Get All Access for $5/mo

A Laid-Off Meta Employee Says She Wasn't Given Anything to Do: 'You Had to Fight to Find Work' Claims about the company laying off thousands of employees who didn't have real jobs have been discussed online.

By Gabrielle Bienasz

Opinions expressed by Entrepreneur contributors are their own.

At least one of the "fake work" stories might be true.

One TikToker is claiming on the platform that as a former employee of Meta, she had to work really hard to — well, find work, per Insider.

"They were just like hoarding us, like Pokemon cards," said Britney Levy in the video. "You had to fight to find work."

@clearlythere #stitch with @roilysm #meta #metalayoffs #tech #techtok #techlayoffs #businessinsider #news #google #work #career #metaseverance #fyp #business ♬ original sound - Brit

Meta, like other tech companies, went on a hiring bonanza during the pandemic, as it faced enormous demand for its products and services while people were stuck inside.

Meta said it had 44,942 employees on December 31, 2019. By the end of 2021, the company listed 71,970 employees in its annual report and wrote it "expect[ed] headcount growth to continue for the foreseeable future."

But, after the Federal Reserve raised interest rates and after consumer habits changed, Meta, and similar companies, including Amazon and Google, faced a hard landing – and layoffs.

Related: More Than 1,600 Tech Workers Are Being Laid Off A Day On Average In 2023, According to a New Report

Meta then said that 2023 was going to be a "year of efficiency" after laying off 11,000 people in November. The company announced more layoffs this week that will affect another 10,000 people.

At an event earlier this month, Keith Rabois, a general partner at Founders Fund, added to the criticism that Meta was overstaffed.

"There's nothing for these people to do — they're really — it's all fake work," he said.

After being laid off in 2022, Levy declined to sign the severance agreement because she wanted to be able to discuss her experience with the company, Insider previously reported. (The outlet verified her job status and layoff.)

Levy, 35, was hired through Meta's "Sourcer Development Program," which attempted to recruit workers from underrepresented backgrounds. Levy, who is Mexican-American, said after being hired she was not given any work to do. She was let go in the first round of layoffs in November.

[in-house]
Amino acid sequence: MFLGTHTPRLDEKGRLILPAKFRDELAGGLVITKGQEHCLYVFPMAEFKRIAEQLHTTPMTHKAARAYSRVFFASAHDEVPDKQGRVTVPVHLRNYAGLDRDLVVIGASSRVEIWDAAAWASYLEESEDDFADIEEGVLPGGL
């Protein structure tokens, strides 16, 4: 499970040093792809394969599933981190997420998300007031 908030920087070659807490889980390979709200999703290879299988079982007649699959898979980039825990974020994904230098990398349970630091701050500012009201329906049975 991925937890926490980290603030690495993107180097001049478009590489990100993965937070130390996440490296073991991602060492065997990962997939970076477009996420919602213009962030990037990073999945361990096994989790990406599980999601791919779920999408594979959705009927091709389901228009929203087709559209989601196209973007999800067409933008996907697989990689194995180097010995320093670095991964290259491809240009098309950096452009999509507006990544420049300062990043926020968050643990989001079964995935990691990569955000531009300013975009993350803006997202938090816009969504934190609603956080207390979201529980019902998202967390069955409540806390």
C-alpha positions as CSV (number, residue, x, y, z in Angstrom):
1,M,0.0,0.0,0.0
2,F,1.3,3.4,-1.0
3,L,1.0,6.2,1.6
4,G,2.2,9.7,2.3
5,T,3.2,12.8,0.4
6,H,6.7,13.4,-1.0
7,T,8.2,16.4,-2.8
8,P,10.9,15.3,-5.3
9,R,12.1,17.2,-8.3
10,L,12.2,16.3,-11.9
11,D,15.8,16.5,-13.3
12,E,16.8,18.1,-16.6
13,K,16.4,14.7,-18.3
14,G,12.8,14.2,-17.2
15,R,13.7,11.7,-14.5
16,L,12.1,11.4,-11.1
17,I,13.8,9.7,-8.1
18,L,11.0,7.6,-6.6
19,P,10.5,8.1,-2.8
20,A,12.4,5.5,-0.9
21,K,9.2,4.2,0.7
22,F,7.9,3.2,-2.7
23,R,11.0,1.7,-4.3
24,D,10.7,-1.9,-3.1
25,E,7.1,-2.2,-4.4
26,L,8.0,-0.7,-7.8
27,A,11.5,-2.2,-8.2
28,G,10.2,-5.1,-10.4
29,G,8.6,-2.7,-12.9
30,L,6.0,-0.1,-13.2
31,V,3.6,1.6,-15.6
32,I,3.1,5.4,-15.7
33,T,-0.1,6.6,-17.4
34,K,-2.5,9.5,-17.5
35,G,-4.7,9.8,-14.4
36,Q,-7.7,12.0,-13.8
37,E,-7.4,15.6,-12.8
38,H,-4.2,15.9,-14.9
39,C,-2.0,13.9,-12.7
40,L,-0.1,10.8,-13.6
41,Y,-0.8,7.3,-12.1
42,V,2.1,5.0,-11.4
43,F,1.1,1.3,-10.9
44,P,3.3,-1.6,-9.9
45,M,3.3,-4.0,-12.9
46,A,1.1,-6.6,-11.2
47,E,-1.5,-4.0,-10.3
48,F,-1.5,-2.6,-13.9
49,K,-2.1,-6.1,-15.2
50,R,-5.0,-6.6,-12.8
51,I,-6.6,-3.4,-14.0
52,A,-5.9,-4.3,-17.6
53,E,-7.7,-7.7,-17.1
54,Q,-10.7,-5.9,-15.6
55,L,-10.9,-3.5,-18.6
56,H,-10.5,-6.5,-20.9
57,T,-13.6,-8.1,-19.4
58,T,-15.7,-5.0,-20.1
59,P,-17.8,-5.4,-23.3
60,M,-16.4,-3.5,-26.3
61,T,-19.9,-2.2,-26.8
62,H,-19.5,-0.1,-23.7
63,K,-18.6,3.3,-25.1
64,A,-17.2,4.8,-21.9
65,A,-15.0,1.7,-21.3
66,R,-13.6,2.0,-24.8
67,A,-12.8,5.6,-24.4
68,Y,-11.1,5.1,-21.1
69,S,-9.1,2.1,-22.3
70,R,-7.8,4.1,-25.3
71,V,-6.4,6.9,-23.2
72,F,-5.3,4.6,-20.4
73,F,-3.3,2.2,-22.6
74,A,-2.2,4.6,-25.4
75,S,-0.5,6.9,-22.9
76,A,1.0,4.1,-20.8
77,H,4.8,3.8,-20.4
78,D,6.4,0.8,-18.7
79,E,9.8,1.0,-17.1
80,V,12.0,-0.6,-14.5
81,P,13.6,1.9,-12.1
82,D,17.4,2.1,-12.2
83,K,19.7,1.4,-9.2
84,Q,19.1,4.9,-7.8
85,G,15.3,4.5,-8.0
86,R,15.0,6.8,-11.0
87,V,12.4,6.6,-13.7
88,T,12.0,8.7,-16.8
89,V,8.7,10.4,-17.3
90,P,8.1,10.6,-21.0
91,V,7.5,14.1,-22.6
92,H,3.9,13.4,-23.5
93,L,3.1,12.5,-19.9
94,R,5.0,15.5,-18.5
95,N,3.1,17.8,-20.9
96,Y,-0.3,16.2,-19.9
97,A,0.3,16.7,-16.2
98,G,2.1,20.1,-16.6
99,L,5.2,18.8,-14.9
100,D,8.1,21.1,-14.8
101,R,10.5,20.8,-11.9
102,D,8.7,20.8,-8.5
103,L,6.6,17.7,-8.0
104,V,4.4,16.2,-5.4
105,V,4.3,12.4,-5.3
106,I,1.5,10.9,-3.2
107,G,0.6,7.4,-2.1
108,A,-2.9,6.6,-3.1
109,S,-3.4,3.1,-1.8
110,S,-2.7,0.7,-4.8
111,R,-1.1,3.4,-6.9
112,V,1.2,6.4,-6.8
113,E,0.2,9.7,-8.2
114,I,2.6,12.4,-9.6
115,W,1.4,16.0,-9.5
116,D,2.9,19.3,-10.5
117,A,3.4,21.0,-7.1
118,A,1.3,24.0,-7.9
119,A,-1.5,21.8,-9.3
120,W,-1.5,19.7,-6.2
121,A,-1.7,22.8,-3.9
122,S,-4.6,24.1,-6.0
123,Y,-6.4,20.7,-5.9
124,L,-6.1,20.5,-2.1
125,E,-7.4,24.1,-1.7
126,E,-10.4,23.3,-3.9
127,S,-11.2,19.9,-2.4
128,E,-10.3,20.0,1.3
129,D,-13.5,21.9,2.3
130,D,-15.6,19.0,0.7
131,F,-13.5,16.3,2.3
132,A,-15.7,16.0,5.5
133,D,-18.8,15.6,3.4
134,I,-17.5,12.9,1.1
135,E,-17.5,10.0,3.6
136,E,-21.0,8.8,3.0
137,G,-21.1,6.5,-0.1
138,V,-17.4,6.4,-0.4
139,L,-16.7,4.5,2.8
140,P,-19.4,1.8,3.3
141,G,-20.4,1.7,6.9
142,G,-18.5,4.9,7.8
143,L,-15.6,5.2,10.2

Related: 'Fake Work' Was 'Exposed' By Layoffs At Google And Meta, Says Former PayPal Executive

"I was basically set up for failure," she told the outlet.

"We were just sitting there," she added in the video. "It kind of seemed that Meta was hiring people so other companies couldn't have us."

Gabrielle Bienasz is a staff writer at Entrepreneur. She previously worked at Insider and Inc. Magazine. 

Want to be an Entrepreneur Leadership Network contributor? Apply now to join.

Editor's Pick

Leadership

How to Close the Trust Gap Between You and Your Team — 5 Strategies for Leaders

Trust is tanking in your workplace. Here's how to fix it and become the boss your team needs to succeed.

Marketing

6 Cost-Effective Ways to Acquire Brand Ambassadors

Boost your brand's visibility and credibility with budget-friendly strategies for acquiring brand ambassadors.

Health & Wellness

Get a Year of Unlimited Yoga Class Downloads for Only $23 Through June 17

Regular exercise has been proven to increase energy and focus, both of which are valuable to entrepreneurs and well-known benefits of yoga.

Growing a Business

He Immigrated to the U.S. and Got a Job at McDonald's — Then His Aversion to Being 'Too Comfortable' Led to a Fast-Growing Company That's Hard to Miss

Voyo Popovic launched his moving and storage company in 2018 — and he's been innovating in the industry ever since.

Side Hustle

'The Work Just Fills My Soul': She Turned Her Creative Side Hustle Into a 6-Figure 'Dream' Business

Kayla Valerio, owner of vivid hair salon Haus of Color, transformed her passion into a lucrative venture.

Business Culture

Why Remote Work Policies Are Good For the Environment

Remote work policies are crucial for ESG guidelines. Embracing remote work can positively impact your business and employees.